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Risky Mortgage Terms a Thing of the Past? Not Exactly

[Jul 13, 2009.]


In her Washington Post column, writer Elizabeth Razzi laments the return (if it ever went away) of the balloon mortgage. This is a potentially risky type of mortgage offering payments amortized over 30 years, but the loan is due and payable within a much shorter time, typically five to seven years. This structure requires refinancing or paying off the balloon mortgage by other means. This discussion of balloon mortgages brings to mind several risky mortgage terms that homebuyers and homeowners need to look out for:

  • Prepayment penalty: If a mortgage is paid off before the date specified in the mortgage documents, a penalty fee is assessed. The penalty is typically a percentage of the mortgage balance.

  • No caps on interest rates:  Borrowers considering adjustable rate mortgage loans (ARMs) should be wary of mortgage loans that don't include caps (or limits) on potential interest rate adjustments. Many borrowers who lost their homes due to rapidly escalating payments caused by substantial rate hikes.

  • Bi-weekly payments: Making a mortgage payment every two weeks requires additional financial management and one extra mortgage payment per year. Borrowers can gain the benefit of paying less interest over the term of their mortgage, but no one wants to find out they've committed to bi-weekly payments when they were expecting monthly mortgage payments.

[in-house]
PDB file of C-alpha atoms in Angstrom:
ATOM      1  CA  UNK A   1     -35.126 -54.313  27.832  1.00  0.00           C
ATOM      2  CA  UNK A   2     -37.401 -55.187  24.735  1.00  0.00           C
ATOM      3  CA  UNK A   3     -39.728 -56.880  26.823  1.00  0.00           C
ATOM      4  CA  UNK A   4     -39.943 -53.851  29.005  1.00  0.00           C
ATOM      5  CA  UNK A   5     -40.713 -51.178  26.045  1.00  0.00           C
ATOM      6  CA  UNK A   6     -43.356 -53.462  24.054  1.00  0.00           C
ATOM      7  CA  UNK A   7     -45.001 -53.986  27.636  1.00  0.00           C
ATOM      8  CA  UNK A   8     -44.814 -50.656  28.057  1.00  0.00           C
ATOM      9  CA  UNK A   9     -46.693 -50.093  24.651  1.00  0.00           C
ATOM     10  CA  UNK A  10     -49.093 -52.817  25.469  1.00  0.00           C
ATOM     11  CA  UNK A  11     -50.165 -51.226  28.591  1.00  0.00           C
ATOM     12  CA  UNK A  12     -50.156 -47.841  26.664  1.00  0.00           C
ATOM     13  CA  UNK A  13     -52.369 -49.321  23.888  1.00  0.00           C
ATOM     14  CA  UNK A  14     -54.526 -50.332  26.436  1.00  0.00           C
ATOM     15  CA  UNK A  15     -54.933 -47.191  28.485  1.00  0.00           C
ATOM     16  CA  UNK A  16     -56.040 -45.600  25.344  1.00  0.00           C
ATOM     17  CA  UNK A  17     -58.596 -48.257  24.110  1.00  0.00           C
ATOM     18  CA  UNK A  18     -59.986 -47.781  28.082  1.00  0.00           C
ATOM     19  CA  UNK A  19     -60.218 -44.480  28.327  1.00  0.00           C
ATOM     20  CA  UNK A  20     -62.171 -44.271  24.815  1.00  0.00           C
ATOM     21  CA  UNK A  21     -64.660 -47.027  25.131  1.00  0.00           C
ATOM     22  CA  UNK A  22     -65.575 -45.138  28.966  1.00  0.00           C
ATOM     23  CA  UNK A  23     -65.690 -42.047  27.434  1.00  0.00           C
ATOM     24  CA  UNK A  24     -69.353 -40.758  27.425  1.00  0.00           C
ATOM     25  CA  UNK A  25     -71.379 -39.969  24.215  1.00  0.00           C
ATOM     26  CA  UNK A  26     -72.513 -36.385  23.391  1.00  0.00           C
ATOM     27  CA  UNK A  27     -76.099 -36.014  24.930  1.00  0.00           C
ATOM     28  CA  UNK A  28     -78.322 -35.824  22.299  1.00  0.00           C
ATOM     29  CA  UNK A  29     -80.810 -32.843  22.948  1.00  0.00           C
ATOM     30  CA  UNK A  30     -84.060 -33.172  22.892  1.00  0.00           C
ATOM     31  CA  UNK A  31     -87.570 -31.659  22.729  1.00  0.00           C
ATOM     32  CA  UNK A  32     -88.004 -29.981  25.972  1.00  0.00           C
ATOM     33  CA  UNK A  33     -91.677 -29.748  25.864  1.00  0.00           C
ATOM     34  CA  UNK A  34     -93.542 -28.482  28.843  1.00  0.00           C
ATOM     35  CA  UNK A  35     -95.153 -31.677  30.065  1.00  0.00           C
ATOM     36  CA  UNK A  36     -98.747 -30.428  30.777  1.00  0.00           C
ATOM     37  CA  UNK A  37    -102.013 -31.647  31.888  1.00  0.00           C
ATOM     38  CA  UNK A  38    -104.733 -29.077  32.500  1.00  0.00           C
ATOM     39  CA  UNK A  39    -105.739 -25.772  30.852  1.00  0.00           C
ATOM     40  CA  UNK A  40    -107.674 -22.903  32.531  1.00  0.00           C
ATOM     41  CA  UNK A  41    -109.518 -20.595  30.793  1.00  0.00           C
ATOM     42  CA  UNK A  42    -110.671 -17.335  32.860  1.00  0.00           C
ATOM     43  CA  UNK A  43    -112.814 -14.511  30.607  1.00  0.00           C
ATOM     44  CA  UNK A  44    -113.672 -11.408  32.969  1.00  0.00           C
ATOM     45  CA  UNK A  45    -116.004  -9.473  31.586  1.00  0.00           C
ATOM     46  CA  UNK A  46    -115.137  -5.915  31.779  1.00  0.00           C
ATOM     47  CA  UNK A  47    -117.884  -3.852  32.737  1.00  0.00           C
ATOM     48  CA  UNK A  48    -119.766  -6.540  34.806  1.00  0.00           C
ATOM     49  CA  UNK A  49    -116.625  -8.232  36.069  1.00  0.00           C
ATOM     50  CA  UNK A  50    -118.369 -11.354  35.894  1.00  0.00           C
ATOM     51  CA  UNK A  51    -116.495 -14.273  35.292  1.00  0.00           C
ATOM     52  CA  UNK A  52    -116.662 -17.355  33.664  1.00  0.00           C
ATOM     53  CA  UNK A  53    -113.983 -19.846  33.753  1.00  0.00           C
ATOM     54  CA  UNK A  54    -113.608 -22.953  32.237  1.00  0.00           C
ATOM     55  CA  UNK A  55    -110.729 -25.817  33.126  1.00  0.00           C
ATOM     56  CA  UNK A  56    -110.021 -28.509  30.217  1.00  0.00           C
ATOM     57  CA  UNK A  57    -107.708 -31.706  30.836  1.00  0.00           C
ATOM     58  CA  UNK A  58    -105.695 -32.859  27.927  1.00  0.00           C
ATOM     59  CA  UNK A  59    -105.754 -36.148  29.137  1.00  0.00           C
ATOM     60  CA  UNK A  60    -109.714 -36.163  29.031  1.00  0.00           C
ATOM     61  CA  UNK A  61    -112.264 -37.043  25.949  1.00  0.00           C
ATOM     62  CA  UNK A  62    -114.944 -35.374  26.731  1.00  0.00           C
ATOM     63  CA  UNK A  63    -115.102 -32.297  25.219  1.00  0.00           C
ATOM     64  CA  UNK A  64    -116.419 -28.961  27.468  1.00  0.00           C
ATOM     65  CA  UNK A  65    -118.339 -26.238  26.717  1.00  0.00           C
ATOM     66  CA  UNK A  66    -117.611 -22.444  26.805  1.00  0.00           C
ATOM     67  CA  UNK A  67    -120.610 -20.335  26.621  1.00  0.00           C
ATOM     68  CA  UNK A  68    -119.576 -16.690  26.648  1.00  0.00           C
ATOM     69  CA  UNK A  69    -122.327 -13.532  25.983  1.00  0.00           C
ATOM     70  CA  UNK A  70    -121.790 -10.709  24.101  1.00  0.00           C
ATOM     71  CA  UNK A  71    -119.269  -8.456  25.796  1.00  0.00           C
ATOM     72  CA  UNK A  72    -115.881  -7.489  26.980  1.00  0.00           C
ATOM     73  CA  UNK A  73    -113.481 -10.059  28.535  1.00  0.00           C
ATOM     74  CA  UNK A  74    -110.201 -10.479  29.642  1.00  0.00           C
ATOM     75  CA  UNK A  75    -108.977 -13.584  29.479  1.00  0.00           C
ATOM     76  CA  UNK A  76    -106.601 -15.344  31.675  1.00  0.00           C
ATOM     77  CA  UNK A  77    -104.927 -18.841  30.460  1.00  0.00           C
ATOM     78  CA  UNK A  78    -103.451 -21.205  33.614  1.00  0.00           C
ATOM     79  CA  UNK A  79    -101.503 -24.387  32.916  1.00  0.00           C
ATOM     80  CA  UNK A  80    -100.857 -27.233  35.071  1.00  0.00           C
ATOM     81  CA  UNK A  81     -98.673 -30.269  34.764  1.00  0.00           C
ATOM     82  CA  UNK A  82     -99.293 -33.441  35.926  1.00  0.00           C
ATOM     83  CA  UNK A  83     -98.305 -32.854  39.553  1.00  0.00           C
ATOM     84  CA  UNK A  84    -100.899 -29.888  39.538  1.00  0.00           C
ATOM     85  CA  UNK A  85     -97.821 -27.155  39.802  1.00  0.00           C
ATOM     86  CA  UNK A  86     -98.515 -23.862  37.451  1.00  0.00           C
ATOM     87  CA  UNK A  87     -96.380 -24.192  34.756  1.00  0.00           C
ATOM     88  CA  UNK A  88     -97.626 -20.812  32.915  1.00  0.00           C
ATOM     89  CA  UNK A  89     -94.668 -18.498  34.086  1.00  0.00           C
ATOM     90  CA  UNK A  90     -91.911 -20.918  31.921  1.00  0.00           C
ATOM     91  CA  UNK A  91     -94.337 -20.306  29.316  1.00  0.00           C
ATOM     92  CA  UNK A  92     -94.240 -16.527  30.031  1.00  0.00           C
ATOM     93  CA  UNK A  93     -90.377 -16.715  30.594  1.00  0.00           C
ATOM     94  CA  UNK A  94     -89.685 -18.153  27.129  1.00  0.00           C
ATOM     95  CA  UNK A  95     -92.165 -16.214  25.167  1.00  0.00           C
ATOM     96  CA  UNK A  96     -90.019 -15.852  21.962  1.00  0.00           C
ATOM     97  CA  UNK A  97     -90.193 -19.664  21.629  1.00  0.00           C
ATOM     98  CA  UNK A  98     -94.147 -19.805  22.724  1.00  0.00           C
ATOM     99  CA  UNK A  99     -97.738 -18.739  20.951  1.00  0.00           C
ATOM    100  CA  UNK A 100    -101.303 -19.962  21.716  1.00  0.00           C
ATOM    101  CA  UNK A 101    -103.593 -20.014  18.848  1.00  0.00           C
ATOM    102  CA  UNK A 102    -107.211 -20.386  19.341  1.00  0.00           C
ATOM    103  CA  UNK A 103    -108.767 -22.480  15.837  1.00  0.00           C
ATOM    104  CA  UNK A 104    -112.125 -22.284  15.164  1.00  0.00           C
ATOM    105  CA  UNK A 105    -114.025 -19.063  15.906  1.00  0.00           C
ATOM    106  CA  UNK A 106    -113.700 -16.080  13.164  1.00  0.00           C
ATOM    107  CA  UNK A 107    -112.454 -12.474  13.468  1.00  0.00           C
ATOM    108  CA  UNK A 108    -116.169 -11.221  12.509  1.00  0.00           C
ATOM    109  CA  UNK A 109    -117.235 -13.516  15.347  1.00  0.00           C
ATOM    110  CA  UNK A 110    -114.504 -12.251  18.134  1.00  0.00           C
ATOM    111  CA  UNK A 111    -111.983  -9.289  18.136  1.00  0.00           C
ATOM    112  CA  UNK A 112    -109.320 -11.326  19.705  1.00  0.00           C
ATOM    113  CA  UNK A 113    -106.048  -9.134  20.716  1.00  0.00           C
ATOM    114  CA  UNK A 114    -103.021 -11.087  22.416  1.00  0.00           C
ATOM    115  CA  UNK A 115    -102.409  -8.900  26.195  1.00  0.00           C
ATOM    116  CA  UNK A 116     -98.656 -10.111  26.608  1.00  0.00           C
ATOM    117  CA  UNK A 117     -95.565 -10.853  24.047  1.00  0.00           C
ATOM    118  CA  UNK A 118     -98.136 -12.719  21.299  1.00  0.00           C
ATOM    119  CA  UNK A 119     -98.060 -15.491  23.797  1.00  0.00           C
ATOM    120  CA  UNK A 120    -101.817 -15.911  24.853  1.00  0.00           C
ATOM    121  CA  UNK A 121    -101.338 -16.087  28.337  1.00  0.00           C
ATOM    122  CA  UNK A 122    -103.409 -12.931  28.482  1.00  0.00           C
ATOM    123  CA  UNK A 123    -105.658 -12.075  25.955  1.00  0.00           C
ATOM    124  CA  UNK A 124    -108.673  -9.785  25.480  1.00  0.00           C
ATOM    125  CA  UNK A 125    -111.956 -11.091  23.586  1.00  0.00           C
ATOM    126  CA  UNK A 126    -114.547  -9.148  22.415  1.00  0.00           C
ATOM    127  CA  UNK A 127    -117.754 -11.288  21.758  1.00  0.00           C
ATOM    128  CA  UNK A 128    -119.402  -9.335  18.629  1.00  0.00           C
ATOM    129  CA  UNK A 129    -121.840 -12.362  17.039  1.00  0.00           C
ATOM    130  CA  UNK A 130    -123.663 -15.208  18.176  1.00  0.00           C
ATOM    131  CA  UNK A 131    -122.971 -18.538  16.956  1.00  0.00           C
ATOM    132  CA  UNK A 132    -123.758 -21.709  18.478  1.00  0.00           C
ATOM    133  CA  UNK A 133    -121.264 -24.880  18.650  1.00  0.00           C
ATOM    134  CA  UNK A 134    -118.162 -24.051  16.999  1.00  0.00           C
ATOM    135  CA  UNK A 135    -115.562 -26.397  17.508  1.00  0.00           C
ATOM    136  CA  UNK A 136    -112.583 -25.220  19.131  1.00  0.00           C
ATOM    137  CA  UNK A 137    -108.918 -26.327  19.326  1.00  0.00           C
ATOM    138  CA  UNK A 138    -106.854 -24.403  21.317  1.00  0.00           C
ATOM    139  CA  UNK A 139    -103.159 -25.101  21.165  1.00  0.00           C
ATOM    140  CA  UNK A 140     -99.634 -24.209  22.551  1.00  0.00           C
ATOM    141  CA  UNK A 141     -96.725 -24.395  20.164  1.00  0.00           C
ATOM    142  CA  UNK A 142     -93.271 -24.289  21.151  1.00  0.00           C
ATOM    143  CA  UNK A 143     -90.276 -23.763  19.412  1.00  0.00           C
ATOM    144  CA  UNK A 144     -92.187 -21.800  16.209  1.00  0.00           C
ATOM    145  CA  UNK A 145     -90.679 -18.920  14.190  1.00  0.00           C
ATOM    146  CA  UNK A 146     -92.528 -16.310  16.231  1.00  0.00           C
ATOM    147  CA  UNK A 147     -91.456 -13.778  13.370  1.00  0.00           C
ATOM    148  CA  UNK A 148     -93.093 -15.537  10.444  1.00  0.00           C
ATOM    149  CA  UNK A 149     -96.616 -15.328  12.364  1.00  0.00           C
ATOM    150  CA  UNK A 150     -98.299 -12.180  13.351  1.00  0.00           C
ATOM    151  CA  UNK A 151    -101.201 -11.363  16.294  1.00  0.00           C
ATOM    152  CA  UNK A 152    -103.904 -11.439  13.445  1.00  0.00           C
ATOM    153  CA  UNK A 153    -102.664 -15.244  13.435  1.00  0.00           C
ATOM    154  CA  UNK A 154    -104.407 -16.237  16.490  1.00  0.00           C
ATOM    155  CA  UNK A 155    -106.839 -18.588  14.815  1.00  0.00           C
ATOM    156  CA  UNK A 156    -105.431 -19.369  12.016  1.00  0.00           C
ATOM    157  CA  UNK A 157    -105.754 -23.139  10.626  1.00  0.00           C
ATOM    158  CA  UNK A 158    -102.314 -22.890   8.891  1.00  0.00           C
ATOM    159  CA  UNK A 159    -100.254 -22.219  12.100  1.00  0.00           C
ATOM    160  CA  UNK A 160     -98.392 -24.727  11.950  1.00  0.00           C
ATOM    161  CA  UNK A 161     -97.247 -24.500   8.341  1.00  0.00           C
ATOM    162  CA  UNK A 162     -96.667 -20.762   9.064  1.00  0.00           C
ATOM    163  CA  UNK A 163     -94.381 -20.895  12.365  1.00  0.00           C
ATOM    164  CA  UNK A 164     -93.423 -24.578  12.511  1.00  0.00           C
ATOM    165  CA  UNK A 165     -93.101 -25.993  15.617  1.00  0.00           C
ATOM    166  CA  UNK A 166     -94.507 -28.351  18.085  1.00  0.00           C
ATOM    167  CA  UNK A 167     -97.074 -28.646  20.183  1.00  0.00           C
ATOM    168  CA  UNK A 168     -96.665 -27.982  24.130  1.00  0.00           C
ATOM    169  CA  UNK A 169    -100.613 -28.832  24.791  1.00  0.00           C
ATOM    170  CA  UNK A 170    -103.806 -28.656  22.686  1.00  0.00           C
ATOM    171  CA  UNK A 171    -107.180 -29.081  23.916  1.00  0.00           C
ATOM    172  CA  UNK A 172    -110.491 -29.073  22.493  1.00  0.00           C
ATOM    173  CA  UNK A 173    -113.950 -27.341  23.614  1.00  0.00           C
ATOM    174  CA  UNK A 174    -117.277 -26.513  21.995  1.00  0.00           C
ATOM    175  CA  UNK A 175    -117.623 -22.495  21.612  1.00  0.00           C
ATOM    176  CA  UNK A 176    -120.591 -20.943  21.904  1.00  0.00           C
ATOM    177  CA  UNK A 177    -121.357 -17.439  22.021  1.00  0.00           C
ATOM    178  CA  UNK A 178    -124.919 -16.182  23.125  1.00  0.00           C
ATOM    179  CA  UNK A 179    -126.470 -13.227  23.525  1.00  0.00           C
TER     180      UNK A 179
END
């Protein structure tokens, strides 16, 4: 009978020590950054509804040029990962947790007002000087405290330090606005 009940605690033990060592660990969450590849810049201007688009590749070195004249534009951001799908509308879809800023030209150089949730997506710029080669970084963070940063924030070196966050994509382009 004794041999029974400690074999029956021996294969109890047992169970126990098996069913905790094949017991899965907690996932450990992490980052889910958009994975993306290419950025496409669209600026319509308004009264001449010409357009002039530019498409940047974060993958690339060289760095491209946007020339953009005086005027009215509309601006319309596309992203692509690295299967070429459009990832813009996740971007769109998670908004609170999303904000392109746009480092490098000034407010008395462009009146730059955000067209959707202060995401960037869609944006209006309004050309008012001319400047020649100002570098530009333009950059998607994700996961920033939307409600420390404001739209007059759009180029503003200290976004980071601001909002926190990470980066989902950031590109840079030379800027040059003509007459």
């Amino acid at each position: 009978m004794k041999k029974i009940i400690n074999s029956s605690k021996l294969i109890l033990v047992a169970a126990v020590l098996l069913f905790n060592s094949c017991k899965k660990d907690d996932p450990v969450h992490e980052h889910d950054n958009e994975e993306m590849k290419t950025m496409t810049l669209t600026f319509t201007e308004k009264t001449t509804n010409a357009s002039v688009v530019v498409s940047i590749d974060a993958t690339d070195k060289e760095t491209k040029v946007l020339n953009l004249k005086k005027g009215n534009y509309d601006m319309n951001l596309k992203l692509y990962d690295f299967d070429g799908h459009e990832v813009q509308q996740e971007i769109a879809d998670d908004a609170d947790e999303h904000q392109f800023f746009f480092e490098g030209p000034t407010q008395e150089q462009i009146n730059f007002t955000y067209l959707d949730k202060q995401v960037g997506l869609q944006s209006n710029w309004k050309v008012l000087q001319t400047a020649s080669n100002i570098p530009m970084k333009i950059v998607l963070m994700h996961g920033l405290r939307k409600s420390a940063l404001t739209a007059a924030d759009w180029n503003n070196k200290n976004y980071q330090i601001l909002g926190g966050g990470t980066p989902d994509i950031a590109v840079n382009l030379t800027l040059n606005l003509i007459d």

• Interest only payments: Interest only payments slightly reduce the monthly payment amount in the first years of a mortgage term, but they do not reduce the mortgage balance. This can impede the accumulation of home equity, and can be risky; if home values fall soon after buying, borrowers with little equity may end up owing more on their mortgages than their homes are worth.

  • Negative amortization: This feature is typically associated with ARM mortgage loans offering an initial rate far below current market rates. During the period of low payments, the unpaid interest is added to the mortgage balance. The mortgage balance increases until the interest rate resets with the result being fully amortized payments on a higher mortgage balance.

Anyone planning to buy a home or refinance should carefully shop several mortgage lenders and get multiple mortgage quotes. Read the "fine print" carefully. Asking questions (and more questions) can help prevent unpleasant surprises after a mortgage loan is completed. If a mortgage broker or mortgage lenders can't or won't answer  questions, look elsewhere for a home loan. Those buying a home are advised to shop mortgage loans before looking at homes. This allows time to compare mortgage loans and find the best option without the pressure of finding a mortgage loan after making an offer on a home.


About Author:

Karen Lawson is a freelance writer with extensive experience in mortgage banking and home loan loss mitigation programs. She holds BA and MA degrees in English from the University of Nevada, Reno.

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